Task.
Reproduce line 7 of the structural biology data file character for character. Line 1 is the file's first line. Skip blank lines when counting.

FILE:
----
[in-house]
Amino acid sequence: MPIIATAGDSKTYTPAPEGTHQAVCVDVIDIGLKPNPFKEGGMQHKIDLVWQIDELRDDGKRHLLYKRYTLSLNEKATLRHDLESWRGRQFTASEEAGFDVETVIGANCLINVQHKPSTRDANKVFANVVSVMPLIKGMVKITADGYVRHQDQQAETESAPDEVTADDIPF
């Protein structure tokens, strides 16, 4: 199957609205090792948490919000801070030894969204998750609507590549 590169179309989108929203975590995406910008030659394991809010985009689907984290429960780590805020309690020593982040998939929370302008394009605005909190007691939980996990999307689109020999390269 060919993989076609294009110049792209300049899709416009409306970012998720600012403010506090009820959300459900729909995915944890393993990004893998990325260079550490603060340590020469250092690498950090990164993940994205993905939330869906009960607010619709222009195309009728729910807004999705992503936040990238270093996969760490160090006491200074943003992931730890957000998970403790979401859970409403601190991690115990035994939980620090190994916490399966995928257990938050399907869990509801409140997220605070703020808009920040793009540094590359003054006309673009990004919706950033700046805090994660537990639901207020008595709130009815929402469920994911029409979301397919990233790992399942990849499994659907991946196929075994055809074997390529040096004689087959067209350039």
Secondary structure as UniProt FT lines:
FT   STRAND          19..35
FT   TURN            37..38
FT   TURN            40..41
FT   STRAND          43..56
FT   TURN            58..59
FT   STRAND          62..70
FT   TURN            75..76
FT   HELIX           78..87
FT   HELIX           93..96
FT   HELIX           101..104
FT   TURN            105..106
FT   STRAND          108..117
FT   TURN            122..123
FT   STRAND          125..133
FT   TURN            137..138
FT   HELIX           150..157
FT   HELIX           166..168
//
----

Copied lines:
FT   TURN            40..41